STAFFORD – The public is responding with strong emotions to a post on the township Police Department’s Facebook page, about a controversial plan in which its officers will enforce that high-end cars parked in their jurisdiction are secure overnight.
If the doors of a luxury vehicle are unlocked, the officer will knock on the car owner’s door — according to the post — which had attracted almost 400 comments and shared on social media at least 250 times as of late Tuesday night.
“For the next several weeks, Stafford Police will be checking high-end cars in the area during the evening and overnight hours,” the post read. “If a car is found to be unlocked or with a key fob inside, we will be knocking on citizens’ doors to notify them of their unsecured vehicle.”
The statement was posted at 12:36 p.m. Tuesday. An addendum in the form of a comment from the Police Department was included at 3:28 p.m. Tuesday, that read: “While our post is clearly controversial, we will stand behind doing EVERYTHING in our power to serve and protect the citizens of Stafford Township. This includes getting our ‘lock your vehicle’ message out to residents through both social media and traditional formats, as well as thinking out of the box with our most recent proactive approach of checking vehicles. While this method does take time from our patrol officers, it does not compare to the time and resources that it takes to fully investigate each and every motor vehicle theft and vehicle burglary that occurs. High-end vehicles are our main focus, because high-end vehicles have been the main target of motor vehicle thefts in our area. Our main objective, again, is to serve and protect our residents. As always, we appreciate your support and any assistance from the public with getting our #9PMRoutine messages out. Thank you!”
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The response from the public was mixed.
“So you will be searching my property without my permission and without a search warrant?” asked a poster who identified himself as Adam Malinowski. “What if you see something illegal in an unlocked car?”
“Exactly,” replied poster Anthony Ragucci in response to Malinowski’s comment. “Cop or not, open my car without cause and I’ll make sure you get charged. This is out of hand.”
“Considering that it’s the high end cars that are being stolen it makes sense to me,” replied poster Rita Marino Oates. “I’m not the least bit insulted, owning an old Chevy. If the police didn’t do anything about this issue, some of you would say ‘what are they doing about this?’ Can’t have it both ways.”
“Unbelievable that people have so much to say,” wrote poster Carolyn Fay. “Why not thank the police for doing this. I’m sure officers don’t appreciate getting in and out of vehicles to check your car so it doesn’t get stolen. Has nothing to do with who has more money than anyone else. They just know what vehicles are being targeted! Thank you to our police departments!”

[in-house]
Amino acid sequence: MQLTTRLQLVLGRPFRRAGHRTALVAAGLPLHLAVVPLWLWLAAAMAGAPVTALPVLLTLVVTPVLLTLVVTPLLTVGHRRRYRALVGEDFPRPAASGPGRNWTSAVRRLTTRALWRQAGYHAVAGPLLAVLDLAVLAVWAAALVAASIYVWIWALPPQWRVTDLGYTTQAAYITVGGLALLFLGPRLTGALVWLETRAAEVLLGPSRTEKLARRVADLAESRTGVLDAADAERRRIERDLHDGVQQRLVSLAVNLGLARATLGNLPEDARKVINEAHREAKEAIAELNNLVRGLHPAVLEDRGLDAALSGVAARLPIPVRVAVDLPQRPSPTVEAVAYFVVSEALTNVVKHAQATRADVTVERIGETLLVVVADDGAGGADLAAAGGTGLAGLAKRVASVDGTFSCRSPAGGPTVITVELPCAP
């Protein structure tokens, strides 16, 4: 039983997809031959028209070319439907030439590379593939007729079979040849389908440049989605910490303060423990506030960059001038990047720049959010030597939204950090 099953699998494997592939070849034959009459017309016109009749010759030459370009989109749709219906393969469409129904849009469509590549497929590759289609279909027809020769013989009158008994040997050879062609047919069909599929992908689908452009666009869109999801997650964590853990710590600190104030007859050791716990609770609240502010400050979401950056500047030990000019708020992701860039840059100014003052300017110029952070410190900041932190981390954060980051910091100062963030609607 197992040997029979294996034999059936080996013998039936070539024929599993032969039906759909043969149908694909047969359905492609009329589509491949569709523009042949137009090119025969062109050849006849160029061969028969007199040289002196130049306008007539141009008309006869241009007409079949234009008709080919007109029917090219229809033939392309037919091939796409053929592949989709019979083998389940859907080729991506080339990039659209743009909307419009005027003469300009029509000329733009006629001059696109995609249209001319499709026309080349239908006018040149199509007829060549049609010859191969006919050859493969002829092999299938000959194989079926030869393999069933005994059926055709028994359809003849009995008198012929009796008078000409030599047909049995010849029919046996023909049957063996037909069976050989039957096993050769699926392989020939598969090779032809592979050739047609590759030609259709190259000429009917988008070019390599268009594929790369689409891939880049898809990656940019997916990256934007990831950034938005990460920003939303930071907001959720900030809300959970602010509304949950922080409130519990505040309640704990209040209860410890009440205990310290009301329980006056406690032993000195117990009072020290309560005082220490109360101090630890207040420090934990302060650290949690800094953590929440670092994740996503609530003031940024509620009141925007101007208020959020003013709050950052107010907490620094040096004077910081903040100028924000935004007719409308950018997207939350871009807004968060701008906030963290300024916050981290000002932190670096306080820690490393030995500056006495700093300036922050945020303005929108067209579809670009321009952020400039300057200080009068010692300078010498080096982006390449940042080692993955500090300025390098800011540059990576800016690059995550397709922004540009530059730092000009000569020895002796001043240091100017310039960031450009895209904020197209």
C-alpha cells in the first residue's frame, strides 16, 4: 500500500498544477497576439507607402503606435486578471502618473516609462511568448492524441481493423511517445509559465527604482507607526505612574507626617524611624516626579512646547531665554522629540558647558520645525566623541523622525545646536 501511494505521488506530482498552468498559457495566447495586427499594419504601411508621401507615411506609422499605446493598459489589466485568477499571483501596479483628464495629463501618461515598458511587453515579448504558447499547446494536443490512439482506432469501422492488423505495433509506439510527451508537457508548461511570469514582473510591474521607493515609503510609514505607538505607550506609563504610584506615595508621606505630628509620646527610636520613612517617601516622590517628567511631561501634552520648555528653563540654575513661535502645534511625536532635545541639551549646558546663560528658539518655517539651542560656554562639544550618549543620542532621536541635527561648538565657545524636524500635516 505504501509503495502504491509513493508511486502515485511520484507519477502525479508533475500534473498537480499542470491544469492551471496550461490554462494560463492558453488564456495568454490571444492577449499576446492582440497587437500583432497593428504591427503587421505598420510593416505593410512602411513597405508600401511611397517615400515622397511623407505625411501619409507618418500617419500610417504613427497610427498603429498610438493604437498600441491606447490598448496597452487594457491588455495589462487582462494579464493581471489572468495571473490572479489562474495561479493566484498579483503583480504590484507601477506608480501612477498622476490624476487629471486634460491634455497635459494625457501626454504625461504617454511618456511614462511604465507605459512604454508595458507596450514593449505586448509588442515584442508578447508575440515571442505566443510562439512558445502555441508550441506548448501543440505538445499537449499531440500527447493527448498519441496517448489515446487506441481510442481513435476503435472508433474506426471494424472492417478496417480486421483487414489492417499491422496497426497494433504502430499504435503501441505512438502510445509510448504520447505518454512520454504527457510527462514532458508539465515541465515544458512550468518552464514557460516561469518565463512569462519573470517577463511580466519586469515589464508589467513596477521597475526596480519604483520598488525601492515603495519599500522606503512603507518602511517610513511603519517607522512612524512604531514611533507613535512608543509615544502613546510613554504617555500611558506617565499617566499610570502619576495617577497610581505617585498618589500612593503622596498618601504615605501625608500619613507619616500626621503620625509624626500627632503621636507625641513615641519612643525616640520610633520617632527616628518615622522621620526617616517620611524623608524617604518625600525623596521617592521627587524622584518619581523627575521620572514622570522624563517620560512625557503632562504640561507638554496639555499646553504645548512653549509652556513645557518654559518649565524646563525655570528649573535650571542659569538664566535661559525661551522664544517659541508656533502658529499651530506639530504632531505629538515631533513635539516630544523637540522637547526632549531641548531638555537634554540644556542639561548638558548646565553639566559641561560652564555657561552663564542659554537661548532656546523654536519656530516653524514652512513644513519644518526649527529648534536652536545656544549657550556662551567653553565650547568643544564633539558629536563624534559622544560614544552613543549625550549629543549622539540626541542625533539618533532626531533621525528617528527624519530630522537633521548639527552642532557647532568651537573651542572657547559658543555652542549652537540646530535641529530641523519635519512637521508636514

“Love Stafford PD…..it’s a nice and well-intentioned idea, but this is an overreach,” wrote a poster identified as Jim Smith. “People should be responsible for their own stuff.”
“Right, but who is responsible when a thief kills someone racing away with this car?” asked poster Richard Zellmer in response to Smith’s comment. “The thieves also being successful here means they will keep coming back here.”
Last month, the driver of a vehicle reported stolen from Long Beach Island after an overnight car theft suffered minor injuries after a dramatic crash near the entrance to the Route 72 causeway.
A ring of luxury car thefts has plagued Monmouth County’s upscale neighborhoods for the past few years — as electronic keyless ignition systems have become the automotive industry standard. The thefts are now gaining greater traction in Ocean County. The thieves, who are often brazen, will even — when intercepted — lead police on a chase for miles, putting lives in danger.
The crimes are often perpetrated under the cover of darkness after the owners of the vehicles have retired for the evening, but who have left their key fobs inside their vehicles, either intentionally for convenience or because they simply forgot to remove them.
A spokesman for Ocean County Prosecutor Bradley D. Billhimer, the county’s chief law enforcement executive, did not immediately respond to a late night request for comment about the municipal police department’s initiative on Tuesday.
Erik Larsen: 732-682-9359 or [email protected]